Fairytales have emerged as the latest movie fad. How long will this last? A lot longer than you think.
The fairytale seems to be all the rage in Hollywood today. Over the past couple of years, we have witnessed fairytales such as Alice in Wonderland and Red Riding Hood reappear into our lives. This year, Snow White made her way to the big screen; but she is slightly feistier than we last remembered. Next year doesn’t seem to be looking any different with “comebacks” from our favorite fairytales both Jack and the Beanstalk and Hansel and Gretel. The fad looks to be far from over. Why the sudden interest in fairytales? Perhaps it has more to do with success.
Movie trends have spanned across various genres and themes over the years. The fairy tale is no exception. First came American Pie which led to a series of movies centering on teenagers who desperately wanted to explore their sexual fantasies (Eurotrip, Roadtrip). Then came Harry Potter who gave a green light for all the other goblin-filled movies (Percy Jackson, The Golden Compass) to follow pursuit—ultimately paling in comparison. David Heyman, producer of Harry Potter, shares his insight, “We weren’t trying to emulate anything, and we didn’t have too many people in the mix trying to say what it should be. You’ve got Jo Rowling’s voice and the director’s voice. We’re not creating a product; we’re adapting Jo Rowling’s books.” Audiences can’t be fooled for too long. This is ultimately why imitated works usually do not live up to the originals.
Many films with comparable storylines go into production at the same time. Computer animated films have been a huge culprit of this. Have you noticed animated movies come lumped together exploring both the same themes and terrains? Surprise. Animation first explored the harsh realities of those living in the soil (A Bug’s Life, Antz) and then moved to the depths of the sea (Finding Nemo, A Shark’s Tale). CG even shed light on some mysterious creatures that we didn’t even know existed (Monsters Inc., Shrek). Once computer animation was able to convincingly capture Mother Nature’s wrath, we were flooded with volcanoes (Dante’s Peak, Volcano) and asteroids (Deep Impact, Armageddon) and other natural disaster movies. Now audiences can look forward to being haunted by their favorite childhood stories.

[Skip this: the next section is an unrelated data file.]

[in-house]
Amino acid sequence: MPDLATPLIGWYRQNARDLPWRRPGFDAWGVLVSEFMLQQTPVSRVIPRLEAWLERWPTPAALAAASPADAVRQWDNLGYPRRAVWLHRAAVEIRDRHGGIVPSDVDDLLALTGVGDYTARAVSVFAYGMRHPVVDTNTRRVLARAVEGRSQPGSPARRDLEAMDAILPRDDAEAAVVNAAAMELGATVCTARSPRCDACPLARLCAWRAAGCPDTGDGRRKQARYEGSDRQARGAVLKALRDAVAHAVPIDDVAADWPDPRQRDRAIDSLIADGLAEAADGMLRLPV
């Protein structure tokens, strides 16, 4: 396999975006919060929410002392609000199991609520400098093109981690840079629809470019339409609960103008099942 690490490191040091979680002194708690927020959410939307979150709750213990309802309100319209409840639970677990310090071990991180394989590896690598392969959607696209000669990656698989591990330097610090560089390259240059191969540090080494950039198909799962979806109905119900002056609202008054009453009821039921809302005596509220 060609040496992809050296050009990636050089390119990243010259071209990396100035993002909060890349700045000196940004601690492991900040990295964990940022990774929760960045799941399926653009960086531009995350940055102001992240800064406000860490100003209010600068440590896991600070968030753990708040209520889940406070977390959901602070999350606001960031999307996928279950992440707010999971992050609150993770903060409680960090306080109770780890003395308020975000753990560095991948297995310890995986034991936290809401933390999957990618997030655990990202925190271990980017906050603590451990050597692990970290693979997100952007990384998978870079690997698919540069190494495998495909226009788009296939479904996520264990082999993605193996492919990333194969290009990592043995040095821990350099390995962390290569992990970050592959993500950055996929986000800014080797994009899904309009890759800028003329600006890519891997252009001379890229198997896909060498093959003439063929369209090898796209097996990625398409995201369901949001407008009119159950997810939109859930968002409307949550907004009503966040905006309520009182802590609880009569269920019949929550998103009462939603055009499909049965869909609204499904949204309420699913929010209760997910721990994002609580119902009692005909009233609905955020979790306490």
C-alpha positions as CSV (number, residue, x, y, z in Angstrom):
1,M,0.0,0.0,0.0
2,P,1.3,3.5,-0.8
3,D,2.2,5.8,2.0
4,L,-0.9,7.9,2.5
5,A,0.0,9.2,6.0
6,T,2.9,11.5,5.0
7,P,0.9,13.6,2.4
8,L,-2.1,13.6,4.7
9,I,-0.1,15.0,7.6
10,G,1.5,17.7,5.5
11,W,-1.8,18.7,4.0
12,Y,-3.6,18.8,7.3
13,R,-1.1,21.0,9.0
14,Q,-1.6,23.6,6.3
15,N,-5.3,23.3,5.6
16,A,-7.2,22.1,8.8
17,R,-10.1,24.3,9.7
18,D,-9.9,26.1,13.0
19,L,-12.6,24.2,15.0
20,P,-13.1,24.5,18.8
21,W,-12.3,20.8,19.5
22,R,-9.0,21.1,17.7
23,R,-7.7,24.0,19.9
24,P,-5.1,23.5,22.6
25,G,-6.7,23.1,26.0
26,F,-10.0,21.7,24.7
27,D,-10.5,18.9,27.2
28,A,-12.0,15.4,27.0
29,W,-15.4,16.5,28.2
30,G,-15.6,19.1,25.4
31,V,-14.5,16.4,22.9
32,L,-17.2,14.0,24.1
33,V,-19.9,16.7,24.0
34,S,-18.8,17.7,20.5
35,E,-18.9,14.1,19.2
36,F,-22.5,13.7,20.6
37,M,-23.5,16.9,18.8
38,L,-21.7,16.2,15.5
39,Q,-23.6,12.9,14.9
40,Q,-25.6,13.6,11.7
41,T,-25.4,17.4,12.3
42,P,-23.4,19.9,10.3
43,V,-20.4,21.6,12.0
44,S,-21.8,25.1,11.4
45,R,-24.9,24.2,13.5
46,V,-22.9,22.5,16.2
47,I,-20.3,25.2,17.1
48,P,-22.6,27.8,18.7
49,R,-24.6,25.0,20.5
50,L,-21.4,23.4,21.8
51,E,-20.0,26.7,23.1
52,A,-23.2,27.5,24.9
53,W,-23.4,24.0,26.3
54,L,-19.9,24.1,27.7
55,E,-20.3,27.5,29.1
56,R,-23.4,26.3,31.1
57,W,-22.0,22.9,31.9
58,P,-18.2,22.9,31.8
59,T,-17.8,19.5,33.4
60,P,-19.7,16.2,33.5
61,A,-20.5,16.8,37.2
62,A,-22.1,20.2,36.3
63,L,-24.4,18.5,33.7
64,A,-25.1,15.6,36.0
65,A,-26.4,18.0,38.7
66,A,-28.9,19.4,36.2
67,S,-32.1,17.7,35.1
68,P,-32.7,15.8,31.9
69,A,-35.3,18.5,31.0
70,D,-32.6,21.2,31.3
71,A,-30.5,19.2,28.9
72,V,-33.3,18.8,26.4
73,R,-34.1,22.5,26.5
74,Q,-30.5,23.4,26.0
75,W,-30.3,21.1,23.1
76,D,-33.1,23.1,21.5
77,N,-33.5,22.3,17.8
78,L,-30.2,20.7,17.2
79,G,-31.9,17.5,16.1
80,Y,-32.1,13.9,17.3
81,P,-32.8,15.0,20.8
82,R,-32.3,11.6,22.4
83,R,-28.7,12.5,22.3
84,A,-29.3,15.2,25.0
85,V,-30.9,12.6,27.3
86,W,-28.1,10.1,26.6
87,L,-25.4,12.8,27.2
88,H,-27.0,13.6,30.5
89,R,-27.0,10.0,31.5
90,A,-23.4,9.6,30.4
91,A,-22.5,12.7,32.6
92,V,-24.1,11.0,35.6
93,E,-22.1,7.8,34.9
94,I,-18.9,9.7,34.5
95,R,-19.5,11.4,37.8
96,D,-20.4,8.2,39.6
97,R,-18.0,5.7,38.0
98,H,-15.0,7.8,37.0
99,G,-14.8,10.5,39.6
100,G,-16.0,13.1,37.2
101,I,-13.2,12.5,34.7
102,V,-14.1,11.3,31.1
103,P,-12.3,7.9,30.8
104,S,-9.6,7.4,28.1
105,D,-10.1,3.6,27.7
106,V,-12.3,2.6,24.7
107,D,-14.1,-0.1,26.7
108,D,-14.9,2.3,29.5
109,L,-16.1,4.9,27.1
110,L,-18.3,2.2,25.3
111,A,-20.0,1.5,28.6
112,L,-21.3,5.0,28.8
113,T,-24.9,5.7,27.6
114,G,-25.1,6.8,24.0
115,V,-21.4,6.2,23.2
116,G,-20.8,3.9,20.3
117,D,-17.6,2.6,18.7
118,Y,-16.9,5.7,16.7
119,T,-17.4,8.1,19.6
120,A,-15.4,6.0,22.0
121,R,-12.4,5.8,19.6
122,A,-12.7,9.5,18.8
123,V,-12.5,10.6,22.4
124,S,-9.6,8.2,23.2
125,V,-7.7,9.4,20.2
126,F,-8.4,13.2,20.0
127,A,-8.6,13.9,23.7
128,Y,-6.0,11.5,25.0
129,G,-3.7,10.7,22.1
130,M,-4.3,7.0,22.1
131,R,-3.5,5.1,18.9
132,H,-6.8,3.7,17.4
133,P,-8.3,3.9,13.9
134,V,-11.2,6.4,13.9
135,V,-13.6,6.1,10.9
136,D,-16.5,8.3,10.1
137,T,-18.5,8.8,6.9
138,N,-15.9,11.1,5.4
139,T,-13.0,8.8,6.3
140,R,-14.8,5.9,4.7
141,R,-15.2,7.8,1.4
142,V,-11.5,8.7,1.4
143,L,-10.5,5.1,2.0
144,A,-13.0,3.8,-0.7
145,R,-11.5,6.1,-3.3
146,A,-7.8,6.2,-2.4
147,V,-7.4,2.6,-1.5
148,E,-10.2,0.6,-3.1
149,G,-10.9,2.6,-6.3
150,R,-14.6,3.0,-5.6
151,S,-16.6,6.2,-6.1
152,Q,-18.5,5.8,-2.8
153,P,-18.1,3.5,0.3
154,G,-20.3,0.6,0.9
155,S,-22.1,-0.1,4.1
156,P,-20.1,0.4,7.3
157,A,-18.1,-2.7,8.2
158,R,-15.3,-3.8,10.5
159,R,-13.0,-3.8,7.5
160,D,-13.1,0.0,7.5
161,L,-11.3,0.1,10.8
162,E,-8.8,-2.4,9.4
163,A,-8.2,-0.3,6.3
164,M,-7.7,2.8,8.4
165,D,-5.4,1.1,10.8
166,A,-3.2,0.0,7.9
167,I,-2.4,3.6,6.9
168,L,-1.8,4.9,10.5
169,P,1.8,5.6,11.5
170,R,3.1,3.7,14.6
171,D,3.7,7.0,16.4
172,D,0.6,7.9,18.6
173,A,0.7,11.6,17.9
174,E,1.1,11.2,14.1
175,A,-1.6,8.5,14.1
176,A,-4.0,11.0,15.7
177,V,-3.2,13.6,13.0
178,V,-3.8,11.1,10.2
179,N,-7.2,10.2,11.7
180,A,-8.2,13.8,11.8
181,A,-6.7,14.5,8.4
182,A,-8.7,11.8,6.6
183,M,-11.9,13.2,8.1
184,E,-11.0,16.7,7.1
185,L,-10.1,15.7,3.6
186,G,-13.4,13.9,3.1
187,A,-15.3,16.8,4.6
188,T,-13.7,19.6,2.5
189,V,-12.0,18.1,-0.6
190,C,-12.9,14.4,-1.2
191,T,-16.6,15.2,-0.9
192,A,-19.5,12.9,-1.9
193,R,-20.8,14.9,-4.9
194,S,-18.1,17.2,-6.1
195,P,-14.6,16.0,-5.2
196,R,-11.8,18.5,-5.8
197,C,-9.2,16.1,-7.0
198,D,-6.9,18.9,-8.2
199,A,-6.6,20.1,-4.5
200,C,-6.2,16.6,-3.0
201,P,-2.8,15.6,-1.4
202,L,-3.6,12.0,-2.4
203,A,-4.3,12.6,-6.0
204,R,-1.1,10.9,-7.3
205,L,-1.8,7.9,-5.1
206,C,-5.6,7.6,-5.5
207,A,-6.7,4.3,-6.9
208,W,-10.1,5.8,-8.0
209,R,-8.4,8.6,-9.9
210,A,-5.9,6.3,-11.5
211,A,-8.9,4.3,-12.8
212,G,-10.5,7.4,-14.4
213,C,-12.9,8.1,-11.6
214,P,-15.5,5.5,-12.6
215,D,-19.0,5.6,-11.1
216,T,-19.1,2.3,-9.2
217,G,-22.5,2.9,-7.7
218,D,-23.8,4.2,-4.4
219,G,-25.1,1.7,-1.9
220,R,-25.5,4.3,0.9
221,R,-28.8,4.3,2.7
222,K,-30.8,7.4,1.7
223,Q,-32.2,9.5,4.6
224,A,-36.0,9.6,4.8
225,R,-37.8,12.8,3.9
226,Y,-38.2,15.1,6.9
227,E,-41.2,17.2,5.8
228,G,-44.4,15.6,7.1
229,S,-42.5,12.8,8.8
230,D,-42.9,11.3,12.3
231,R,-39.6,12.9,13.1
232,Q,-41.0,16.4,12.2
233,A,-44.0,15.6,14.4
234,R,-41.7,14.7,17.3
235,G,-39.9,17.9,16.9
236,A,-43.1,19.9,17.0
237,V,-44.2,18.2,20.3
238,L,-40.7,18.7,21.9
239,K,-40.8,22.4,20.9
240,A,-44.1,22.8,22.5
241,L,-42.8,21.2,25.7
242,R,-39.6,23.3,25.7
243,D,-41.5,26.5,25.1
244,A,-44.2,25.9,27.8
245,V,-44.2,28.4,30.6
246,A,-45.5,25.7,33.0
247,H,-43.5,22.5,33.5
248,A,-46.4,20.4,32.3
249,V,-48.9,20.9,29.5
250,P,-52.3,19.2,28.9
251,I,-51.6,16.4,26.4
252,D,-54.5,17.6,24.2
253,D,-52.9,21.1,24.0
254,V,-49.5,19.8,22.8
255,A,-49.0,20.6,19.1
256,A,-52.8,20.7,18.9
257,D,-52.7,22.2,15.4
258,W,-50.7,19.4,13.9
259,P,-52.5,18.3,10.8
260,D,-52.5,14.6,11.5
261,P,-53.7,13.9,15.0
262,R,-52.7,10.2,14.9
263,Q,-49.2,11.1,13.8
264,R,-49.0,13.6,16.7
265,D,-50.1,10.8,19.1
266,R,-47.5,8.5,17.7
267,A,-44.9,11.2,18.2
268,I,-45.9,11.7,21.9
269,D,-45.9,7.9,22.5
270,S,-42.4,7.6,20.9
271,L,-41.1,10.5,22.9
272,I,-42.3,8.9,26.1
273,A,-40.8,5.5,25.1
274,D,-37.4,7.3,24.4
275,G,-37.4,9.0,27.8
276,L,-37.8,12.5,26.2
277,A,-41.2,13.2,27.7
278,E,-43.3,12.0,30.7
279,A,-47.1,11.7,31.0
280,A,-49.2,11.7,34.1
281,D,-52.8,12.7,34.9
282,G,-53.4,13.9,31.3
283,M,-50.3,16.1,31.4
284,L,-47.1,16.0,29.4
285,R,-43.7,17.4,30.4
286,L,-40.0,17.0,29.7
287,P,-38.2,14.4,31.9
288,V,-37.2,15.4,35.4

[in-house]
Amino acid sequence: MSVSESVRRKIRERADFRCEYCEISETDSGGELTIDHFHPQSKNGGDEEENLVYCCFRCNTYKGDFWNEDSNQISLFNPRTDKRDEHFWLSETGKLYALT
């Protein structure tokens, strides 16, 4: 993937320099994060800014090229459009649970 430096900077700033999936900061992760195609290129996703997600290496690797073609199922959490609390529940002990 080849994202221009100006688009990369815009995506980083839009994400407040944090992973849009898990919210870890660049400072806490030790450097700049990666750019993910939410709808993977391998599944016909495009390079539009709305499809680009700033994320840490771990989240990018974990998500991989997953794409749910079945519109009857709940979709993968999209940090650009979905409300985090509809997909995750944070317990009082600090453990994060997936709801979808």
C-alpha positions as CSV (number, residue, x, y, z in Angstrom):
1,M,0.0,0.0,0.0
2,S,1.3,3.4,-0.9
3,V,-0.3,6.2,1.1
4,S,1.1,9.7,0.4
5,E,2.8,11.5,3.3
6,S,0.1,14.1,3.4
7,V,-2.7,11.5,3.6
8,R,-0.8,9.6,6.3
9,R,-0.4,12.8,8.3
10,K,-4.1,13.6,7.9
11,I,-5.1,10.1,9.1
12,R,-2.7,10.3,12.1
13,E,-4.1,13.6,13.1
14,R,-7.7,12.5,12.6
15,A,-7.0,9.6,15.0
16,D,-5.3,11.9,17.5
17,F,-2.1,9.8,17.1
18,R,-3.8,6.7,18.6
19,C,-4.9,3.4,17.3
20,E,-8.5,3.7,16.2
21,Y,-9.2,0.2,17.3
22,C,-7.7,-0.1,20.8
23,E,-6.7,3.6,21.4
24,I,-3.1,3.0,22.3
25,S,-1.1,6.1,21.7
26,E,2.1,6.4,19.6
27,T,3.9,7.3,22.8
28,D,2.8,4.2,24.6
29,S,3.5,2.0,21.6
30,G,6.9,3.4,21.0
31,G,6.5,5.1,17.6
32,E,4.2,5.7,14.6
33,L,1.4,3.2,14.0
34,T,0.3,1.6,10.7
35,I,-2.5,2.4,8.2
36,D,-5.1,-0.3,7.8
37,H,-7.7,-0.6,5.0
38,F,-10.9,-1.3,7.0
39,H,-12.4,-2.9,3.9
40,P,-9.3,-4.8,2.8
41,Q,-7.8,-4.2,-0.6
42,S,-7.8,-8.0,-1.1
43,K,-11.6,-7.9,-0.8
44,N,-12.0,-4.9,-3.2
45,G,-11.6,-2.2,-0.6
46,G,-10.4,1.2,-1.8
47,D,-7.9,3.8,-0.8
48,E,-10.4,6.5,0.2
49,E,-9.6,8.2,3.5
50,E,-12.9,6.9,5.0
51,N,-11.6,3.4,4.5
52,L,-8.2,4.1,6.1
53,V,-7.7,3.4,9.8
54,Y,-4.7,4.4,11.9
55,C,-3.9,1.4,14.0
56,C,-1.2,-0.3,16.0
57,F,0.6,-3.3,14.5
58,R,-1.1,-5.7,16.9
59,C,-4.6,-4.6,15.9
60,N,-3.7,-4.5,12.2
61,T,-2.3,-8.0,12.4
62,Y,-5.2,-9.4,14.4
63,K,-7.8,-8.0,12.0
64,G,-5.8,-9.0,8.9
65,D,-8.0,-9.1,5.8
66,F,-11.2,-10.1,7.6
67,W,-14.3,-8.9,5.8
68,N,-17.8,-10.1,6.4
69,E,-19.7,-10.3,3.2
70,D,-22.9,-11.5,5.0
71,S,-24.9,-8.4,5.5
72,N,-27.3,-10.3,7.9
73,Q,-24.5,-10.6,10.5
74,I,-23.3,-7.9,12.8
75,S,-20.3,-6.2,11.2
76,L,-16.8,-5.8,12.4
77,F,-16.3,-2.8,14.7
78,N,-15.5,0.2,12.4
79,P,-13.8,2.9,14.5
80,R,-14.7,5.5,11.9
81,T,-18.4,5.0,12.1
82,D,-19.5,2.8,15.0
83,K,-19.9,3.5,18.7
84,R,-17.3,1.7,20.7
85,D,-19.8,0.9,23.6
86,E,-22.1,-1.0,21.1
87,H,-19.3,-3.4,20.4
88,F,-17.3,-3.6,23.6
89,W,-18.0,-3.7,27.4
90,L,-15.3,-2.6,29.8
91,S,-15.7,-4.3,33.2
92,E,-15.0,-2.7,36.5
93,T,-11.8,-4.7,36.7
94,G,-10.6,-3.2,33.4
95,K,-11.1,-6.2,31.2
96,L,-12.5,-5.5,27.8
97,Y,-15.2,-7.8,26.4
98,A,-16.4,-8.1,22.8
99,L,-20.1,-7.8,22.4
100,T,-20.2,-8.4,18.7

Hollywood isn’t entirely to blame for the new crave. Many moviegoers enjoy rediscovering those sentimental fairytales from their youth. It is a nice escape from their routine lives. Additionally, Fairytales have done extremely well on the big screen in the past several years. After all, can you really blame movie executives for striking the iron while it’s hot? Movie executives are merely attempting to reproduce the success. At least that’s what Hollywood screenwriter and veteran William Goldman maintains. While the overabundance of fairytales may seem like a cheesy fad, it’s been very lucrative. Don’t look for the craze to die down anytime soon.
Serge is the founder of Edictive and is a seasoned production professional as well as a leading technology product specialist in film production management space